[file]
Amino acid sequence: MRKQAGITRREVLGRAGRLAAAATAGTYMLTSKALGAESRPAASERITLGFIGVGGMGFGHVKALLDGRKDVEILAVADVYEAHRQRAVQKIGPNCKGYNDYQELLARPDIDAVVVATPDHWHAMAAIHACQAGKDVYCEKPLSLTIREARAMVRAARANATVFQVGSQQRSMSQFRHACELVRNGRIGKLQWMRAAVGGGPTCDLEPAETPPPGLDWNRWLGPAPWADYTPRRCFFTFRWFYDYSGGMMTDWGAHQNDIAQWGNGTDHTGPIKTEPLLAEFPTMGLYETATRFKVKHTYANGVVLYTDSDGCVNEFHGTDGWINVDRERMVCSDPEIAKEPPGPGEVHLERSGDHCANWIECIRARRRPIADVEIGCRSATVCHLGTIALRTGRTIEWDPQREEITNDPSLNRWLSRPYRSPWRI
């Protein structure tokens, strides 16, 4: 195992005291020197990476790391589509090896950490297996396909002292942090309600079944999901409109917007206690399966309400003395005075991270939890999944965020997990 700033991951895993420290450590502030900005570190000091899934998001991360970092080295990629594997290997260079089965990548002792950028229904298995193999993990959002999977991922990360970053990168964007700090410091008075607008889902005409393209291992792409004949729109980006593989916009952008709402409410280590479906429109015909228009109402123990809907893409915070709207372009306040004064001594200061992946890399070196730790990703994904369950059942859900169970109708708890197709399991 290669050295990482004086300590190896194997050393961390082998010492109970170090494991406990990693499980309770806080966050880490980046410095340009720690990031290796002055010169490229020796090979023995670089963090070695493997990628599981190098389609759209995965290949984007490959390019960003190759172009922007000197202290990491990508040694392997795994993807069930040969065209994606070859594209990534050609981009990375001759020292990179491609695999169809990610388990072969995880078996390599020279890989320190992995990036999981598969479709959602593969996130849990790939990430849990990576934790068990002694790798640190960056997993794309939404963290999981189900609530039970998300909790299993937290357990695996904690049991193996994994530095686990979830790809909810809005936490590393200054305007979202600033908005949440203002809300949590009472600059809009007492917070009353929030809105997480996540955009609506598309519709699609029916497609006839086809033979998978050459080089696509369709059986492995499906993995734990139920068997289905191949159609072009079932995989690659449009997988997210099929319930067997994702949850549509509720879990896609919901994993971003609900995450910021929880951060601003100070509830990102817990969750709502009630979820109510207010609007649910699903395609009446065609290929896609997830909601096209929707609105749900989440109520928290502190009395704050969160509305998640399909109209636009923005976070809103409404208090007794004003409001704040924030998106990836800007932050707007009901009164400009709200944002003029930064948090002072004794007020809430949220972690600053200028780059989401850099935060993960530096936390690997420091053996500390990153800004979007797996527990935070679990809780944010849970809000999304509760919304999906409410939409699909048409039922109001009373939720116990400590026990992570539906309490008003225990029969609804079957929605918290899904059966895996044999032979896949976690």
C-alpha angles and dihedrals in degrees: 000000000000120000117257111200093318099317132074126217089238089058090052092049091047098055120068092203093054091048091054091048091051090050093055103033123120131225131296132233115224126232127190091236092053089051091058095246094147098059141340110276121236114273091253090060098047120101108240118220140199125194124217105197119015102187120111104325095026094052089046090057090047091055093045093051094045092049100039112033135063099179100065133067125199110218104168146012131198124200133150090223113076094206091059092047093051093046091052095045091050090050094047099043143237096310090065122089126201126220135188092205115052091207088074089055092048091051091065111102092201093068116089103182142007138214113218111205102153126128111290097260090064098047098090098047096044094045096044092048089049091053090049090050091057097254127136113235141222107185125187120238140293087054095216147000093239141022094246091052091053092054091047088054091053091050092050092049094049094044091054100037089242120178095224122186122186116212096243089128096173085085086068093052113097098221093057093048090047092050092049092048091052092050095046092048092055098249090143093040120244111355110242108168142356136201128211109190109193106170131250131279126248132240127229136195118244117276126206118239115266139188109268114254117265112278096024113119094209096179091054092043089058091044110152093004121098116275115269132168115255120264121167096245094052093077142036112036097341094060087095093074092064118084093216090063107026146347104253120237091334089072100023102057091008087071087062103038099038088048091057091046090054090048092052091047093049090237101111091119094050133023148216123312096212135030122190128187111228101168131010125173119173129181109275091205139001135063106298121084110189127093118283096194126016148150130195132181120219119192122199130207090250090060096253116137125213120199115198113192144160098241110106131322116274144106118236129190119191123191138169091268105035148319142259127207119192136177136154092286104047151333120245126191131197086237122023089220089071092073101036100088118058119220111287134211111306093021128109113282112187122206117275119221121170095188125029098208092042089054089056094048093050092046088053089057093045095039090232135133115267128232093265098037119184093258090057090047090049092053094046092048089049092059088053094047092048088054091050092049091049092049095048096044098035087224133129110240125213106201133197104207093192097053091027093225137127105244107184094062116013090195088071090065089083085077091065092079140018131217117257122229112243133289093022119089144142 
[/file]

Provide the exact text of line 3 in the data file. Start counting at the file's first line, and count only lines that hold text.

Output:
C-alpha angles and dihedrals in degrees: 000000000000120000117257111200093318099317132074126217089238089058090052092049091047098055120068092203093054091048091054091048091051090050093055103033123120131225131296132233115224126232127190091236092053089051091058095246094147098059141340110276121236114273091253090060098047120101108240118220140199125194124217105197119015102187120111104325095026094052089046090057090047091055093045093051094045092049100039112033135063099179100065133067125199110218104168146012131198124200133150090223113076094206091059092047093051093046091052095045091050090050094047099043143237096310090065122089126201126220135188092205115052091207088074089055092048091051091065111102092201093068116089103182142007138214113218111205102153126128111290097260090064098047098090098047096044094045096044092048089049091053090049090050091057097254127136113235141222107185125187120238140293087054095216147000093239141022094246091052091053092054091047088054091053091050092050092049094049094044091054100037089242120178095224122186122186116212096243089128096173085085086068093052113097098221093057093048090047092050092049092048091052092050095046092048092055098249090143093040120244111355110242108168142356136201128211109190109193106170131250131279126248132240127229136195118244117276126206118239115266139188109268114254117265112278096024113119094209096179091054092043089058091044110152093004121098116275115269132168115255120264121167096245094052093077142036112036097341094060087095093074092064118084093216090063107026146347104253120237091334089072100023102057091008087071087062103038099038088048091057091046090054090048092052091047093049090237101111091119094050133023148216123312096212135030122190128187111228101168131010125173119173129181109275091205139001135063106298121084110189127093118283096194126016148150130195132181120219119192122199130207090250090060096253116137125213120199115198113192144160098241110106131322116274144106118236129190119191123191138169091268105035148319142259127207119192136177136154092286104047151333120245126191131197086237122023089220089071092073101036100088118058119220111287134211111306093021128109113282112187122206117275119221121170095188125029098208092042089054089056094048093050092046088053089057093045095039090232135133115267128232093265098037119184093258090057090047090049092053094046092048089049092059088053094047092048088054091050092049091049092049095048096044098035087224133129110240125213106201133197104207093192097053091027093225137127105244107184094062116013090195088071090065089083085077091065092079140018131217117257122229112243133289093022119089144142 